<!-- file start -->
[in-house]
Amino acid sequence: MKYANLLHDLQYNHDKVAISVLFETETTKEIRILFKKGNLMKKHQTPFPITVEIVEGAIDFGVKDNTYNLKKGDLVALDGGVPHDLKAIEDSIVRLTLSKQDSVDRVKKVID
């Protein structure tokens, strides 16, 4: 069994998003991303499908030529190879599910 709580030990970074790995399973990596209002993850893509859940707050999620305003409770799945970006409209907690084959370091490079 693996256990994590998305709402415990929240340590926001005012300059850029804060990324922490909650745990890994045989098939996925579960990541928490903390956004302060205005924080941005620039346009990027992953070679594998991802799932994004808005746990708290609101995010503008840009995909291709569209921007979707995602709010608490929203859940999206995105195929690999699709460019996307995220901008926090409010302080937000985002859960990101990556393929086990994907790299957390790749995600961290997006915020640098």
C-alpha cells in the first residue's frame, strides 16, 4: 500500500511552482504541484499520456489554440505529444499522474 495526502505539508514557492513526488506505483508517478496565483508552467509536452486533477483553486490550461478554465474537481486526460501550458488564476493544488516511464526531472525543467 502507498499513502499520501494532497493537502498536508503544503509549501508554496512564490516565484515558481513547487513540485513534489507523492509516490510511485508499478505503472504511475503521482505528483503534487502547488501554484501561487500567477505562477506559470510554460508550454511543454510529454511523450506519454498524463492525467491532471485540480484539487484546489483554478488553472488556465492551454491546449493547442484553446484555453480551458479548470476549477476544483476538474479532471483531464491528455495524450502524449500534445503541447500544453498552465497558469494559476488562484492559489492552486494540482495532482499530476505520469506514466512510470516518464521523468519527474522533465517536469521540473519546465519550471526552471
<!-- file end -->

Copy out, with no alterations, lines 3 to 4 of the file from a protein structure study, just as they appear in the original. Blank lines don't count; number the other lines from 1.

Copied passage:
């Protein structure tokens, strides 16, 4: 069994998003991303499908030529190879599910 709580030990970074790995399973990596209002993850893509859940707050999620305003409770799945970006409209907690084959370091490079 693996256990994590998305709402415990929240340590926001005012300059850029804060990324922490909650745990890994045989098939996925579960990541928490903390956004302060205005924080941005620039346009990027992953070679594998991802799932994004808005746990708290609101995010503008840009995909291709569209921007979707995602709010608490929203859940999206995105195929690999699709460019996307995220901008926090409010302080937000985002859960990101990556393929086990994907790299957390790749995600961290997006915020640098």
C-alpha cells in the first residue's frame, strides 16, 4: 500500500511552482504541484499520456489554440505529444499522474 495526502505539508514557492513526488506505483508517478496565483508552467509536452486533477483553486490550461478554465474537481486526460501550458488564476493544488516511464526531472525543467 502507498499513502499520501494532497493537502498536508503544503509549501508554496512564490516565484515558481513547487513540485513534489507523492509516490510511485508499478505503472504511475503521482505528483503534487502547488501554484501561487500567477505562477506559470510554460508550454511543454510529454511523450506519454498524463492525467491532471485540480484539487484546489483554478488553472488556465492551454491546449493547442484553446484555453480551458479548470476549477476544483476538474479532471483531464491528455495524450502524449500534445503541447500544453498552465497558469494559476488562484492559489492552486494540482495532482499530476505520469506514466512510470516518464521523468519527474522533465517536469521540473519546465519550471526552471